Landfill Depth Profiling
Recently, we were asked to conduct a high resolution resistivity survey to determine depth to bottom of fill and landfill areas at a huge Brownfield project in Arizona. Profiles were conducted at areas of suspected debris landfills and areas of uncompacted fills to compliment proposed environmental and geotechnical drill sites. The native formation at the site was an electrically resistive conglomerate.
This profile was conducted as a baseline study, since historical records indicated that it had not been disturbed. As you can see, there is a fairly shallow layer of fill (1.5 meters) over the more resistive native.
This profile was conducted in an area of suspected buried trash. As you can see, large bull's-eye areas of high conductivity exist. These areas are interpreted to be metal and other conductive land fill debris and are up to depths of more than 16 meters.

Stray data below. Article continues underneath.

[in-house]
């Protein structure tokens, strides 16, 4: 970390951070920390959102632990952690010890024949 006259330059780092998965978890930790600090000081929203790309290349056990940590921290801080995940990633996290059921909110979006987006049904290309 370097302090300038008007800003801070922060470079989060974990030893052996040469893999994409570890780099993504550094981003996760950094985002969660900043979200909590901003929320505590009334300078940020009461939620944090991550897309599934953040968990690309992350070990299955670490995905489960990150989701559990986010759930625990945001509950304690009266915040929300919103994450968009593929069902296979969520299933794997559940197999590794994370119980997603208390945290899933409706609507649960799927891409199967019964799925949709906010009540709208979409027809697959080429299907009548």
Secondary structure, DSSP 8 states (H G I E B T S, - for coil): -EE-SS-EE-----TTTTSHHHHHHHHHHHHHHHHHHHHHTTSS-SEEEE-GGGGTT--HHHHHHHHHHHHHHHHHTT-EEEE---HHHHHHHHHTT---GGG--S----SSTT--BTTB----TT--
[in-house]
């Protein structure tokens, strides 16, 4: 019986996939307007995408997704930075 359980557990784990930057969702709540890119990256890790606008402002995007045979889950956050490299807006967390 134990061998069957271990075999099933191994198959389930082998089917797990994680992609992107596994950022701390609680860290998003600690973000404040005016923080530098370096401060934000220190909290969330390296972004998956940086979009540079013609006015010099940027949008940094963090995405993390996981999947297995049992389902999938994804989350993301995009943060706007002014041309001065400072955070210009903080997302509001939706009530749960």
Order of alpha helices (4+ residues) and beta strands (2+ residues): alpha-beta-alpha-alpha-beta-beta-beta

This profile was conducted along a river bank in an area where a cut bank was reportedly filled, but not compacted. As it turned out, the fill was more conductive then the native soil and the cut bank is easy to recognize.
This profile was conducted in an area of suspected concrete and rock debris. As you can see, large Bull's-eye areas of higher resistivity exist. These areas are interpreted to be buried concrete and decorative boulders and extend to depths of up to 20 meters.
Some benefits to consider:
- This survey work was conducted despite ongoing operations at the several properties.
- These surveys can be conducted in endangered habitat sensitive areas.
- No permitting is required for conducting these surveys, and therefore, can be scheduled ahead of drilling.
- When conducted in conjunction with exploratory borings or test pits, it can increase the overall extent of subsurface information as well as aid in boring and test pit location.
Southwest Geophysics has used Resistivity Surveys to:
- Map Faults
- Map fracture zones for water well sighting
- Map large karst voids and sea caves
- Find depth to groundwater, in certain specific situations
- Generally characterize subsurface geology.
- Aid environmental contamination flow projects when used to evaluate locations of paleo stream channels or fault zones.
- Find buried bedrock valleys, which can be an important source of groundwater in unconfined aquifers.
- Vertical joints or cracks, which can indicate subsidence features.